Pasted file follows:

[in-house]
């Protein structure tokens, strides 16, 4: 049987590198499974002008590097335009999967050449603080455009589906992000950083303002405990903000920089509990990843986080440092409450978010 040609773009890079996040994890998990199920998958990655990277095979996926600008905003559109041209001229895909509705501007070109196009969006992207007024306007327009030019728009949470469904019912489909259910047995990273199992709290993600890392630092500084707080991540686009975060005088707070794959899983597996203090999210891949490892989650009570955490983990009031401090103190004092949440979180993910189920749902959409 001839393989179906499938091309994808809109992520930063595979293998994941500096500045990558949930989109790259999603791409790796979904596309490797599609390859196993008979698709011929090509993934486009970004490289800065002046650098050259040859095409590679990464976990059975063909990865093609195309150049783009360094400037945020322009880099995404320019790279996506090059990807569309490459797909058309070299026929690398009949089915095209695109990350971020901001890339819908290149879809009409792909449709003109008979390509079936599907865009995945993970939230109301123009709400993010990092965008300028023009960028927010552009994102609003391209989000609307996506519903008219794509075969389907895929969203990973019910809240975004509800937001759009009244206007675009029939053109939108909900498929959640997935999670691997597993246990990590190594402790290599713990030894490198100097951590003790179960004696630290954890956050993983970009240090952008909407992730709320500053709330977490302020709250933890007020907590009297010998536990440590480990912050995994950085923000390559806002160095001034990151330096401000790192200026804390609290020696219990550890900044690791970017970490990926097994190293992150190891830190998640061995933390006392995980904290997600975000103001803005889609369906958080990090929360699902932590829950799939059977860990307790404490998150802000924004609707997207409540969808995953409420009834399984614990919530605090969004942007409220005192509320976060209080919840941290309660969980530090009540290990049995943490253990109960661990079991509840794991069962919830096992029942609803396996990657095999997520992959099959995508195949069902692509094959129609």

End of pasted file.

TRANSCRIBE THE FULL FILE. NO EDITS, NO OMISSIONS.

[in-house]
């Protein structure tokens, strides 16, 4: 049987590198499974002008590097335009999967050449603080455009589906992000950083303002405990903000920089509990990843986080440092409450978010 040609773009890079996040994890998990199920998958990655990277095979996926600008905003559109041209001229895909509705501007070109196009969006992207007024306007327009030019728009949470469904019912489909259910047995990273199992709290993600890392630092500084707080991540686009975060005088707070794959899983597996203090999210891949490892989650009570955490983990009031401090103190004092949440979180993910189920749902959409 001839393989179906499938091309994808809109992520930063595979293998994941500096500045990558949930989109790259999603791409790796979904596309490797599609390859196993008979698709011929090509993934486009970004490289800065002046650098050259040859095409590679990464976990059975063909990865093609195309150049783009360094400037945020322009880099995404320019790279996506090059990807569309490459797909058309070299026929690398009949089915095209695109990350971020901001890339819908290149879809009409792909449709003109008979390509079936599907865009995945993970939230109301123009709400993010990092965008300028023009960028927010552009994102609003391209989000609307996506519903008219794509075969389907895929969203990973019910809240975004509800937001759009009244206007675009029939053109939108909900498929959640997935999670691997597993246990990590190594402790290599713990030894490198100097951590003790179960004696630290954890956050993983970009240090952008909407992730709320500053709330977490302020709250933890007020907590009297010998536990440590480990912050995994950085923000390559806002160095001034990151330096401000790192200026804390609290020696219990550890900044690791970017970490990926097994190293992150190891830190998640061995933390006392995980904290997600975000103001803005889609369906958080990090929360699902932590829950799939059977860990307790404490998150802000924004609707997207409540969808995953409420009834399984614990919530605090969004942007409220005192509320976060209080919840941290309660969980530090009540290990049995943490253990109960661990079991509840794991069962919830096992029942609803396996990657095999997520992959099959995508195949069902692509094959129609």